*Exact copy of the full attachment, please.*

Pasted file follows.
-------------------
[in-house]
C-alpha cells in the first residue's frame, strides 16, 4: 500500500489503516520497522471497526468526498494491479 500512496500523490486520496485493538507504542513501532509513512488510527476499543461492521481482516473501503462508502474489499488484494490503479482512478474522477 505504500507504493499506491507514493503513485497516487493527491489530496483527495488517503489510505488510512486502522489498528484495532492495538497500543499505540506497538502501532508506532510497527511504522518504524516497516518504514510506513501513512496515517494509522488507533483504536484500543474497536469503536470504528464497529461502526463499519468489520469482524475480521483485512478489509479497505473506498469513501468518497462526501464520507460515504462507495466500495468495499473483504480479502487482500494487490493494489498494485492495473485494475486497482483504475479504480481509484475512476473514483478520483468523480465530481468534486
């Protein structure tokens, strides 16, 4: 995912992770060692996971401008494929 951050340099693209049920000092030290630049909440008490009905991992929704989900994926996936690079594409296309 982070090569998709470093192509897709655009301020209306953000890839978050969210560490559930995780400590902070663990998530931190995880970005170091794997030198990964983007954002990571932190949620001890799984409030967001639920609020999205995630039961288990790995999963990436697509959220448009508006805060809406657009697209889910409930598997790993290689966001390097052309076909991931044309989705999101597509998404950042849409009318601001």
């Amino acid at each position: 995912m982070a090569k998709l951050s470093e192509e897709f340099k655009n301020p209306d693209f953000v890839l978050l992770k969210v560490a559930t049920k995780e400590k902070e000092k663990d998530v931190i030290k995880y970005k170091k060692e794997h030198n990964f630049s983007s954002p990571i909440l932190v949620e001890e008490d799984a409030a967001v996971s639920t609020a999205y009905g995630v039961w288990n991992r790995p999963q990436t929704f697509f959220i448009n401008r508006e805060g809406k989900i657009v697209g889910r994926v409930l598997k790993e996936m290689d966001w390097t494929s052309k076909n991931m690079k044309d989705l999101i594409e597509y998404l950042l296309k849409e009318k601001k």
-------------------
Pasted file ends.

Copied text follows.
[in-house]
C-alpha cells in the first residue's frame, strides 16, 4: 500500500489503516520497522471497526468526498494491479 500512496500523490486520496485493538507504542513501532509513512488510527476499543461492521481482516473501503462508502474489499488484494490503479482512478474522477 505504500507504493499506491507514493503513485497516487493527491489530496483527495488517503489510505488510512486502522489498528484495532492495538497500543499505540506497538502501532508506532510497527511504522518504524516497516518504514510506513501513512496515517494509522488507533483504536484500543474497536469503536470504528464497529461502526463499519468489520469482524475480521483485512478489509479497505473506498469513501468518497462526501464520507460515504462507495466500495468495499473483504480479502487482500494487490493494489498494485492495473485494475486497482483504475479504480481509484475512476473514483478520483468523480465530481468534486
């Protein structure tokens, strides 16, 4: 995912992770060692996971401008494929 951050340099693209049920000092030290630049909440008490009905991992929704989900994926996936690079594409296309 982070090569998709470093192509897709655009301020209306953000890839978050969210560490559930995780400590902070663990998530931190995880970005170091794997030198990964983007954002990571932190949620001890799984409030967001639920609020999205995630039961288990790995999963990436697509959220448009508006805060809406657009697209889910409930598997790993290689966001390097052309076909991931044309989705999101597509998404950042849409009318601001």
């Amino acid at each position: 995912m982070a090569k998709l951050s470093e192509e897709f340099k655009n301020p209306d693209f953000v890839l978050l992770k969210v560490a559930t049920k995780e400590k902070e000092k663990d998530v931190i030290k995880y970005k170091k060692e794997h030198n990964f630049s983007s954002p990571i909440l932190v949620e001890e008490d799984a409030a967001v996971s639920t609020a999205y009905g995630v039961w288990n991992r790995p999963q990436t929704f697509f959220i448009n401008r508006e805060g809406k989900i657009v697209g889910r994926v409930l598997k790993e996936m290689d966001w390097t494929s052309k076909n991931m690079k044309d989705l999101i594409e597509y998404l950042l296309k849409e009318k601001k």